It is a well known fact that we have entered the age of instant communication. Most people want to be “connected” to learn instantly what is taking place not only in their own backyard but also in the four corners of the world. Pope Benedict XVI has given a new impetus to the necessity of proclaiming the Gospel of Jesus Christ in the language and through the media of today. In his recent message for the 44th World Communications Day which occurred this past Sunday, May 16th, our Holy Father noted that responding adequately to the Church’s responsibility to preach and teach the Good News “necessarily involves using new communications technologies.” He personally has chosen to use new technologies and new ways of bringing the Gospel to everyone. The Holy Father’s efforts to adapt to new communication strategies and to encourage others to do so demonstrate a sensitive pastoral care to the needs of the men and women of our day.
For over 2,000 years, the Church has proclaimed the Good News of Jesus Christ. St. Paul, the master communicator, led the way. On his ambitious missionary journeys to the world of his day, he preached the message of Christ and instructed his hearers on its meaning. Through his letters, Paul maintained contact with the newly-formed Christian communities and continues today to instruct us in the truths of our faith.
The Church needs to use every available means of communication to spread her message. The message must be told in many ways using various venues. Hopefully, by the use of these means, many will come to know Christ and His Church. In our own diocese, we are working at a redesign of our web site with the intention of making news available more quickly.
Although we recognize the need to use a wide range of multimedia options to communicate the Good News, we continue to rely also upon tried and true methods of communication. We therefore look to The Catholic Sun to bring news from all seven counties of the diocese into our homes. The Catholic Sun remains an important source of uniting our diocesan family and making us aware of the teaching and activity of our local Church and the Church universal.
The Catholic Sun was founded in 1892, making it one of the earliest Catholic publications in the U.S. Interestingly, it had its roots in the laity of the Diocese of Syracuse and not the clergy. A group of businessmen and merchants founded the newspaper and, although Bishop Patrick Ludden was on the newspaper’s board and it was endorsed by the diocese, it was also clear that the newspaper was not an “organ” of the diocese.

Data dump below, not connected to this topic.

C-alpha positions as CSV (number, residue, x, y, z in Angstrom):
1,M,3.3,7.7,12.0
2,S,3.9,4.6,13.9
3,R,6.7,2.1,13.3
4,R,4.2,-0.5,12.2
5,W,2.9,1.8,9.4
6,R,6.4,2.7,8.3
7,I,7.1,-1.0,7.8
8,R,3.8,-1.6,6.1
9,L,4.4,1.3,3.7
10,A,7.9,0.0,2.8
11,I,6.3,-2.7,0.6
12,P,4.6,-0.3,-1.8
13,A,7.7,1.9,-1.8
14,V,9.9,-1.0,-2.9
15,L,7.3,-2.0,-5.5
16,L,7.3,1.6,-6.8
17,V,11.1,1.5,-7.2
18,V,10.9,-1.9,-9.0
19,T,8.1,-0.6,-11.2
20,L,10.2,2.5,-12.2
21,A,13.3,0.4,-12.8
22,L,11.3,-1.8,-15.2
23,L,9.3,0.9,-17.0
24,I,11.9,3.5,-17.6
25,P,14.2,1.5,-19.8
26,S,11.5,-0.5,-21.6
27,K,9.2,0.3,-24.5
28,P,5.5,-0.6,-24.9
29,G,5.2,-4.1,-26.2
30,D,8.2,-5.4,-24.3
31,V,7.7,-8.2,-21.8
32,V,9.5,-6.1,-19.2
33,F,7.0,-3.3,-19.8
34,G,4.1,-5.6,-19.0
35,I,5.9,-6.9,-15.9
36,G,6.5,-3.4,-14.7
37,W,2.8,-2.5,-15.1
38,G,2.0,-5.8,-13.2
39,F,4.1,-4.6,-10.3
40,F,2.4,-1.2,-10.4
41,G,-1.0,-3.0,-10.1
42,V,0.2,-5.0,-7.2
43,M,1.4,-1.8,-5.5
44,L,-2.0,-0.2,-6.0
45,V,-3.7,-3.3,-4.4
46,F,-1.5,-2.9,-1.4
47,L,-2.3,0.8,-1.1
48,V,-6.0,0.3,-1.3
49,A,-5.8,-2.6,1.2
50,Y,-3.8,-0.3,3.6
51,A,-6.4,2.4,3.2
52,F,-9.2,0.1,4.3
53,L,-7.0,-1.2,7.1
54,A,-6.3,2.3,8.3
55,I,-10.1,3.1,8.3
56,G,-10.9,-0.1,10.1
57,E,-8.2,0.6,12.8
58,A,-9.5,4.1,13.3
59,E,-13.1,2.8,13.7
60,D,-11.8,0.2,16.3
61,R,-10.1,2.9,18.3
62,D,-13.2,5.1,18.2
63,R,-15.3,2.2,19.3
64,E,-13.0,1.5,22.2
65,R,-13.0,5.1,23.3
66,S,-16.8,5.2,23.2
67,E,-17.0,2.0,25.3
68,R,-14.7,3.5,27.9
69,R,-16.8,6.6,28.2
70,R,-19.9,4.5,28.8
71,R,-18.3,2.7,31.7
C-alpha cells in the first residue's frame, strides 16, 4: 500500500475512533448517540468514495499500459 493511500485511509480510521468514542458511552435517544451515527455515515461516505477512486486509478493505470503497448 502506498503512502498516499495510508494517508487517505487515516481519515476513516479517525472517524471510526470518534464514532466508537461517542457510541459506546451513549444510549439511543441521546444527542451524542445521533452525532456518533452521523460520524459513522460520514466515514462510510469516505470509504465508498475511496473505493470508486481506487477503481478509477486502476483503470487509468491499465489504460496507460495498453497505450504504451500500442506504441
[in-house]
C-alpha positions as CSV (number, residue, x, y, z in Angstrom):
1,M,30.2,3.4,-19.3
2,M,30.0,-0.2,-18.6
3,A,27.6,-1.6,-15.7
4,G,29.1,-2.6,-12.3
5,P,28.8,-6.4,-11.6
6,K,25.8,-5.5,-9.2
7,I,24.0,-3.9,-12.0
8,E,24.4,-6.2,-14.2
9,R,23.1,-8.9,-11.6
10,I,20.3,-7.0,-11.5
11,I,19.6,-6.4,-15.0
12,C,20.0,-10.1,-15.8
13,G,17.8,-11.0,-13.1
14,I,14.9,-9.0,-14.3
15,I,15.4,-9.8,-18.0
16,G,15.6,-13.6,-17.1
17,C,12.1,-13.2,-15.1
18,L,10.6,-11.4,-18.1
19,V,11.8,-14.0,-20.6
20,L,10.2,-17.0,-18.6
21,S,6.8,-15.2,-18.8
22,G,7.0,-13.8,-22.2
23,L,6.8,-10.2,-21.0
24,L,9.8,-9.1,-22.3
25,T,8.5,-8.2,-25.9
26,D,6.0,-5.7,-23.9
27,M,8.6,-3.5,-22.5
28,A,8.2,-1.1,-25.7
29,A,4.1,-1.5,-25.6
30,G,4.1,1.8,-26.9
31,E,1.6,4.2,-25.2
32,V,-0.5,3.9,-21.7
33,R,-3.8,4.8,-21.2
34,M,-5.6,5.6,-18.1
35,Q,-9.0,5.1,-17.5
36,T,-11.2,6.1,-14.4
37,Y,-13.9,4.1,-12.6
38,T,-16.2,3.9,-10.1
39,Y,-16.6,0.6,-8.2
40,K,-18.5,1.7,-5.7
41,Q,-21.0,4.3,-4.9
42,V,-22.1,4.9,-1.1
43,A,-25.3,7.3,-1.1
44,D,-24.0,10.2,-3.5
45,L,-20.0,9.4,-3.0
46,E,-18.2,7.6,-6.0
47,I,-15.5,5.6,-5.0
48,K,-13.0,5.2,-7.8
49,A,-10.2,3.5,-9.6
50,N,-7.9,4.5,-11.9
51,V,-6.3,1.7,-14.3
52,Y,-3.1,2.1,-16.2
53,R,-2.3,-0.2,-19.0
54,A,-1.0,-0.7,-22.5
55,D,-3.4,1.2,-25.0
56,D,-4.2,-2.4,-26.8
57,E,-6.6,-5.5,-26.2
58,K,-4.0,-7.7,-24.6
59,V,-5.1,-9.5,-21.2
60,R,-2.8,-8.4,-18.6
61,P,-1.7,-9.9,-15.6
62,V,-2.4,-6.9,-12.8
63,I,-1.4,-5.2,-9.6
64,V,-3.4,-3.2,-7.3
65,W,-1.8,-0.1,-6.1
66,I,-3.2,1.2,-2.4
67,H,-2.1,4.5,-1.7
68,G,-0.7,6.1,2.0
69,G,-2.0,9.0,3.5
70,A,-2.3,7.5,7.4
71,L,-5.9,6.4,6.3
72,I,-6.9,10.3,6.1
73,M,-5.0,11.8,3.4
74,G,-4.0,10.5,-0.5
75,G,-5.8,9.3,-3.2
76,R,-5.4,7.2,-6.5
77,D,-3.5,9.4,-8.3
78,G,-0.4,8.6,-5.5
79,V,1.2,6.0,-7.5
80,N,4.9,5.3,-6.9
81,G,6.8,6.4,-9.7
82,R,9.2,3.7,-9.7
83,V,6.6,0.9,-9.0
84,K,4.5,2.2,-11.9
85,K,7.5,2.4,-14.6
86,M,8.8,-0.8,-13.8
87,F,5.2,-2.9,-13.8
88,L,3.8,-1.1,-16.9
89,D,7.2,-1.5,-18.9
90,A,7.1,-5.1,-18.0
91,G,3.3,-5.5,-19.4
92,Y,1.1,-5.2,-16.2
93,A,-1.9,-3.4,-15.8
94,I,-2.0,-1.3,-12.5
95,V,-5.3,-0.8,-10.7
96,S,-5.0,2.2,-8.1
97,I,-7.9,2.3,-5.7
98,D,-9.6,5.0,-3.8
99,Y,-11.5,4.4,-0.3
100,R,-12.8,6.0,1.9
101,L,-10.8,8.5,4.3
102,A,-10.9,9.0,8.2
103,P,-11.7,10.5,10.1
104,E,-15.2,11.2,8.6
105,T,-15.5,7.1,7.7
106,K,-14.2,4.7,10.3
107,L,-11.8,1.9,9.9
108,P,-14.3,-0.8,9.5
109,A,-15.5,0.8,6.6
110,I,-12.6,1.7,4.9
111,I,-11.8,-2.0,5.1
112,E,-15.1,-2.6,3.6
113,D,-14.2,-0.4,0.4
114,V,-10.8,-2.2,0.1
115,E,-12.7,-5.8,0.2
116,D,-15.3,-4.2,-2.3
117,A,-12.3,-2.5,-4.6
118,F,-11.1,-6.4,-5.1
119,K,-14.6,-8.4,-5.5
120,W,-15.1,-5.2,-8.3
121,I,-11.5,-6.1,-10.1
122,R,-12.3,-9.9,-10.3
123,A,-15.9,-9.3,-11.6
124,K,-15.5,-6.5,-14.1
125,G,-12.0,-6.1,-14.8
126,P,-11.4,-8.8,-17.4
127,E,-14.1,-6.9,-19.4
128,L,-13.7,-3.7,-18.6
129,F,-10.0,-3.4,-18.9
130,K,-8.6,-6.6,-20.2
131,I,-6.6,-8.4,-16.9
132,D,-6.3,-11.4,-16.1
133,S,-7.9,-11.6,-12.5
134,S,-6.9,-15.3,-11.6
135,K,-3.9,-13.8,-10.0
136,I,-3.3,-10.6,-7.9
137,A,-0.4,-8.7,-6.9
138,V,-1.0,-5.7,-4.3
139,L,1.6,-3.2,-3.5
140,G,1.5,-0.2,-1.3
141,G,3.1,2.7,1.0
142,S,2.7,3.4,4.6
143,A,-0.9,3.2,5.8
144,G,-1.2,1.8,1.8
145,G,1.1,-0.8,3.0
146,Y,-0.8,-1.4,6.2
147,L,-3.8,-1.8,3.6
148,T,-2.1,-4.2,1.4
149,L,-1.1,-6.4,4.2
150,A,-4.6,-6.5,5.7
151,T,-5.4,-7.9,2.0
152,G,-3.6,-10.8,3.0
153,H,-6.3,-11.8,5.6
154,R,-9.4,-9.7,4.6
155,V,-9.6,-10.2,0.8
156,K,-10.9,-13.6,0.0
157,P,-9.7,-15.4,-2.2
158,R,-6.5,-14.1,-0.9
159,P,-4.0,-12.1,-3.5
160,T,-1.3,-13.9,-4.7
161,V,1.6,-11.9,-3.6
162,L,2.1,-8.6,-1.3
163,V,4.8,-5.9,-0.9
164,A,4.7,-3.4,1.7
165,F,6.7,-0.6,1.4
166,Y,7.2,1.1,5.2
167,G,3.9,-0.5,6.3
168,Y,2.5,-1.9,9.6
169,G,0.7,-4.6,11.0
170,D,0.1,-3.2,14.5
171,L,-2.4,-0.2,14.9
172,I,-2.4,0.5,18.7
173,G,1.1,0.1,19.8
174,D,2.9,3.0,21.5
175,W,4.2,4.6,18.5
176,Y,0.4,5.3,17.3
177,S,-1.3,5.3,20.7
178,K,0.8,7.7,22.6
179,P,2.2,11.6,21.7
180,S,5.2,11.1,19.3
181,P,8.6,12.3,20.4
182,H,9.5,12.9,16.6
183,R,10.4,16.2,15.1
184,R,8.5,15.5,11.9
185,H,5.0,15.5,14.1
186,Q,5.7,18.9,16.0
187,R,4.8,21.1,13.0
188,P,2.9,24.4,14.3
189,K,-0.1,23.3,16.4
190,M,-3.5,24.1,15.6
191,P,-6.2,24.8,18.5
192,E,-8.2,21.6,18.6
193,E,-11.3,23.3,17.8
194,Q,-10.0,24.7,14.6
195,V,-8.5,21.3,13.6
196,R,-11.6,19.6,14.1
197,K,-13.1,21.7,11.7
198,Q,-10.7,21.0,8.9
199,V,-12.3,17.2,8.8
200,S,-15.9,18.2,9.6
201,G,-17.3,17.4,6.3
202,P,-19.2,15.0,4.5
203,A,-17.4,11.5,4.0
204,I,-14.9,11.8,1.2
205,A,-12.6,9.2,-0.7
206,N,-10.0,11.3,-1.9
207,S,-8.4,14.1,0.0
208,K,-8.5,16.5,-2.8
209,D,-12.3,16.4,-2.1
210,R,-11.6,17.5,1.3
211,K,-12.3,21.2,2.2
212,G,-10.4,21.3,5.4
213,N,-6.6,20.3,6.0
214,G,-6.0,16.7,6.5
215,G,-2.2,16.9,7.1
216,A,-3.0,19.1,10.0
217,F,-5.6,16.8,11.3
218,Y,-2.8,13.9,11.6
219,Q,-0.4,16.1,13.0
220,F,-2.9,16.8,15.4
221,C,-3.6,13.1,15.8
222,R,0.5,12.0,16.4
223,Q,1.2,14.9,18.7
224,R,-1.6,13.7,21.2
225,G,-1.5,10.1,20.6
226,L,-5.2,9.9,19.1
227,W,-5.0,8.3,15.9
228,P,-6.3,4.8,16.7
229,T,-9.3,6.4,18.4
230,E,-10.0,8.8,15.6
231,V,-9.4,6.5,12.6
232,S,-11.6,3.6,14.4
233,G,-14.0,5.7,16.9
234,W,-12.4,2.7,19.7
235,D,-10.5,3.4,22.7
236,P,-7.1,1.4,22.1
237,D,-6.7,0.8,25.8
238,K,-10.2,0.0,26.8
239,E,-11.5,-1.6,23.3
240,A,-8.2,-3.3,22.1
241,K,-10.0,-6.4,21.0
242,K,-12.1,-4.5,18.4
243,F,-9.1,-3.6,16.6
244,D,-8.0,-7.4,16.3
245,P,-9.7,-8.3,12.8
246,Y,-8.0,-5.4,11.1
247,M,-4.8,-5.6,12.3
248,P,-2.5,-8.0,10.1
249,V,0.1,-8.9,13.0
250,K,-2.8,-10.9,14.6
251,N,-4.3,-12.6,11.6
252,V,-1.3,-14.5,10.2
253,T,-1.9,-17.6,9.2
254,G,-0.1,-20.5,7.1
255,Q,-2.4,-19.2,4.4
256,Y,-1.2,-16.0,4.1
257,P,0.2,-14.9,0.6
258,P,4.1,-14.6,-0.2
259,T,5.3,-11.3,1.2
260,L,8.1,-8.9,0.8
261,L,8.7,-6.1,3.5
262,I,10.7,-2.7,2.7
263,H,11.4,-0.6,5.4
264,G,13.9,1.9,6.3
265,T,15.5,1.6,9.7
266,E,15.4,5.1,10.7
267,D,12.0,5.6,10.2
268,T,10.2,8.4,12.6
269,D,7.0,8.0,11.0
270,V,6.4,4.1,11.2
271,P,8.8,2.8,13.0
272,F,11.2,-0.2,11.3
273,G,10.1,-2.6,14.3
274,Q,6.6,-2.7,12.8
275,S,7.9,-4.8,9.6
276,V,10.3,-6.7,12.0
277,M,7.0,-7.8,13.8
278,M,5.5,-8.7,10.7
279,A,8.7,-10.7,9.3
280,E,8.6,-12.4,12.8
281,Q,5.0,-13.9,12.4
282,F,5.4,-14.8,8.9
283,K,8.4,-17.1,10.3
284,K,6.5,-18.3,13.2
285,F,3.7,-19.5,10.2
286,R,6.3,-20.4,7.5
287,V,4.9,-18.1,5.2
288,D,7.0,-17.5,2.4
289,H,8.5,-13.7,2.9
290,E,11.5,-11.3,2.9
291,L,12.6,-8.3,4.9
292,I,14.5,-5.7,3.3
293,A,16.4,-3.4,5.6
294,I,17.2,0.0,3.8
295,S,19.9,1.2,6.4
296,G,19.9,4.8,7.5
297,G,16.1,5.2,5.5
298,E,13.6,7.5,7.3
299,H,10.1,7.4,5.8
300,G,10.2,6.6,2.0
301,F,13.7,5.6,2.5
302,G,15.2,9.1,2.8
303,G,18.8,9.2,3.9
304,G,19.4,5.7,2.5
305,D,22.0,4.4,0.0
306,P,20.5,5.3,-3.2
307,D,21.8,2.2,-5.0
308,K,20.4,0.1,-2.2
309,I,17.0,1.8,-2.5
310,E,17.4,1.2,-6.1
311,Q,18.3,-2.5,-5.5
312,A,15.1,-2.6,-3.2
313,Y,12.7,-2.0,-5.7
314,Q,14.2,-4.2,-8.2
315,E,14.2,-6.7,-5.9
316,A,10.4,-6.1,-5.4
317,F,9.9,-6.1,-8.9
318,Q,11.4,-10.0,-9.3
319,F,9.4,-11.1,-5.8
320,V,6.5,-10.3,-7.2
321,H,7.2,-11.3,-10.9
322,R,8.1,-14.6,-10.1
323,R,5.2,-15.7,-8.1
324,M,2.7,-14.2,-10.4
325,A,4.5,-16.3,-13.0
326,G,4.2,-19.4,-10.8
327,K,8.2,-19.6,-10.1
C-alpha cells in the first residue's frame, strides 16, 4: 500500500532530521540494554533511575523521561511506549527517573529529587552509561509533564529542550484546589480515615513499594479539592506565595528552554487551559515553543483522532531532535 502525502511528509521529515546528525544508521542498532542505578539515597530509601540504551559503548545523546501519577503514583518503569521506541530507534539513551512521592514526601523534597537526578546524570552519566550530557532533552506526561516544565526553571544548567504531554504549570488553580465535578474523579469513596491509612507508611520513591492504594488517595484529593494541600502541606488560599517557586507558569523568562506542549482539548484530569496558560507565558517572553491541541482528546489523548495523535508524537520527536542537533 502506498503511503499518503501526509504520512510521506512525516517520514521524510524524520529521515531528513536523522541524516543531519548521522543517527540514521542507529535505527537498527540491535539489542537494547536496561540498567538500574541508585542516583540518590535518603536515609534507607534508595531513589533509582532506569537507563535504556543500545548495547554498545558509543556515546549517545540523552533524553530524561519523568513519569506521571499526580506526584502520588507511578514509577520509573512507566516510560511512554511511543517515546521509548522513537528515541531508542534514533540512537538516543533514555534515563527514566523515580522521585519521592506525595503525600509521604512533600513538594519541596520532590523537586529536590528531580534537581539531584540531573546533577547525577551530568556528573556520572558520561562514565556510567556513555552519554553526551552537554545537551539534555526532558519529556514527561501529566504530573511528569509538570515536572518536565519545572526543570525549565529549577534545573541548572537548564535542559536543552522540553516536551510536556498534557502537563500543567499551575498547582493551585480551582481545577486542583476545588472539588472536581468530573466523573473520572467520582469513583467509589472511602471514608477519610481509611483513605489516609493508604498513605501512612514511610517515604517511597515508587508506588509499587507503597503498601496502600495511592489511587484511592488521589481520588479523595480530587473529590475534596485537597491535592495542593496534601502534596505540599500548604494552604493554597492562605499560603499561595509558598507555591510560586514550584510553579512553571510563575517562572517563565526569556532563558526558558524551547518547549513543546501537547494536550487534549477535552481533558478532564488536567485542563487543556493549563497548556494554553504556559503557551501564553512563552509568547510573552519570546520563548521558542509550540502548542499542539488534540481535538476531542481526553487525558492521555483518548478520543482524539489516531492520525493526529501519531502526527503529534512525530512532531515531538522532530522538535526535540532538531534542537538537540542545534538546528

Successive owners of The Catholic Sun continued to publish it through both World Wars, the depression and other difficult times. In July 1988, the paper was sold to the diocese and Bishop Joseph O’Keefe became its publisher. In looking at the history of the diocese, especially in the past 22 years, we can see that the paper has been an outstanding instrument for spreading the Good News throughout the 5,749 square miles of Central New York that comprise the Diocese of Syracuse. It also reaches beyond our geographical limits and is read in the homes of people who appreciate its message and who use it to keep in touch with Church teaching.
What does our paper do that makes it an important means of communication? The Catholic Sun tells the story of Catholic life in our diocese. It unites our people from north to south and east to west. While a variety of newspapers, magazines, and other means of communication give an appreciation for the Church universal, The Catholic Sun tells the story of the Diocese of Syracuse. It comes as a friendly visitor to our homes 45 times a year. It strengthens our faith and reinforces our membership in the Church with each succeeding issue. It helps families know and understand their faith and reinforces lessons learned long ago in Catholic schools and religious education programs. The Catholic Sun enables me as your Bishop, to reach you and strengthen the bonds of affection that unite us as a diocesan family.
While I enjoy being “connected” through instant means of communication, there is nothing quite like a newspaper, available in my home, for thoughtful reading when time permits. I suspect it may be so for many of you as well.
Please help me spread the Good News of Jesus Christ by subscribing or renewing your subscription to The Catholic Sun. And perhaps as part of our common responsibility to evangelize you might consider a gift subscription for a family member who is away from home at school or in the military. A subscription to The Catholic Sun might also become the means for bringing someone back to the Church who has drifted from the faith.
The continued success of The Catholic Sun depends upon us working together as one family. The Catholic Sun is our family newspaper. I count on your continued support to help me achieve the widest circulation possible. In a special way I invite the young people of our diocese, so attuned to instant communication, to use all means at their disposal, including our diocesan newspaper, to learn about and to spread the Good News. We are all called to be heralds of the Gospel!
Most Rev. Robert J. Cunningham
Bishop of Syracuse